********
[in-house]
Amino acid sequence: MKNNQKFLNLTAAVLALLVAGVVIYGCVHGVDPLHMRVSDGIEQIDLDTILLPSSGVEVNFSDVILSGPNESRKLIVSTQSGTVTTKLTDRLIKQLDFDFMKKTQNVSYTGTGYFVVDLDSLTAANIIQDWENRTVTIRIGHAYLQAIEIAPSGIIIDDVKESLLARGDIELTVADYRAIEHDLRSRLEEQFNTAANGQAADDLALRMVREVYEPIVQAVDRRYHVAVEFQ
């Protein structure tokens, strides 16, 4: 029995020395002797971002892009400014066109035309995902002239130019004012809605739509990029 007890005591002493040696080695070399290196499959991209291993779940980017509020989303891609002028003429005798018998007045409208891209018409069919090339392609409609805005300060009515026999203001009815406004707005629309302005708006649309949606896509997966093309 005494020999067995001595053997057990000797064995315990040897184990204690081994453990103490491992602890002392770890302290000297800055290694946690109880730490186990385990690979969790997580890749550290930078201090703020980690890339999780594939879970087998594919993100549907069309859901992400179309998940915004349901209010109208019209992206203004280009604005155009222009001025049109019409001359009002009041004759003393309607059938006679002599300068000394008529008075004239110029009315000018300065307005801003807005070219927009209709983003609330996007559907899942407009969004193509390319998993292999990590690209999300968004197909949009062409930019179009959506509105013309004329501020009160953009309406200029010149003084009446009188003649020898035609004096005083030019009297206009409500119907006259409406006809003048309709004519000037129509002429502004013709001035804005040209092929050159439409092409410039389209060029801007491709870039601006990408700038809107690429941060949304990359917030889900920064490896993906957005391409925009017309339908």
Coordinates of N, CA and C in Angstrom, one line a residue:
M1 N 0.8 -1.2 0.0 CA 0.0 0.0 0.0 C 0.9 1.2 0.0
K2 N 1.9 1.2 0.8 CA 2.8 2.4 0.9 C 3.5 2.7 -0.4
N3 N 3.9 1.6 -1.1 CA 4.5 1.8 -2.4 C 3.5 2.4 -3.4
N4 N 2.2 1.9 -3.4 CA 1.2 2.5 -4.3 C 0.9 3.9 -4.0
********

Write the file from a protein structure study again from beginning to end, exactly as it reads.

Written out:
[in-house]
Amino acid sequence: MKNNQKFLNLTAAVLALLVAGVVIYGCVHGVDPLHMRVSDGIEQIDLDTILLPSSGVEVNFSDVILSGPNESRKLIVSTQSGTVTTKLTDRLIKQLDFDFMKKTQNVSYTGTGYFVVDLDSLTAANIIQDWENRTVTIRIGHAYLQAIEIAPSGIIIDDVKESLLARGDIELTVADYRAIEHDLRSRLEEQFNTAANGQAADDLALRMVREVYEPIVQAVDRRYHVAVEFQ
């Protein structure tokens, strides 16, 4: 029995020395002797971002892009400014066109035309995902002239130019004012809605739509990029 007890005591002493040696080695070399290196499959991209291993779940980017509020989303891609002028003429005798018998007045409208891209018409069919090339392609409609805005300060009515026999203001009815406004707005629309302005708006649309949606896509997966093309 005494020999067995001595053997057990000797064995315990040897184990204690081994453990103490491992602890002392770890302290000297800055290694946690109880730490186990385990690979969790997580890749550290930078201090703020980690890339999780594939879970087998594919993100549907069309859901992400179309998940915004349901209010109208019209992206203004280009604005155009222009001025049109019409001359009002009041004759003393309607059938006679002599300068000394008529008075004239110029009315000018300065307005801003807005070219927009209709983003609330996007559907899942407009969004193509390319998993292999990590690209999300968004197909949009062409930019179009959506509105013309004329501020009160953009309406200029010149003084009446009188003649020898035609004096005083030019009297206009409500119907006259409406006809003048309709004519000037129509002429502004013709001035804005040209092929050159439409092409410039389209060029801007491709870039601006990408700038809107690429941060949304990359917030889900920064490896993906957005391409925009017309339908």
Coordinates of N, CA and C in Angstrom, one line a residue:
M1 N 0.8 -1.2 0.0 CA 0.0 0.0 0.0 C 0.9 1.2 0.0
K2 N 1.9 1.2 0.8 CA 2.8 2.4 0.9 C 3.5 2.7 -0.4
N3 N 3.9 1.6 -1.1 CA 4.5 1.8 -2.4 C 3.5 2.4 -3.4
N4 N 2.2 1.9 -3.4 CA 1.2 2.5 -4.3 C 0.9 3.9 -4.0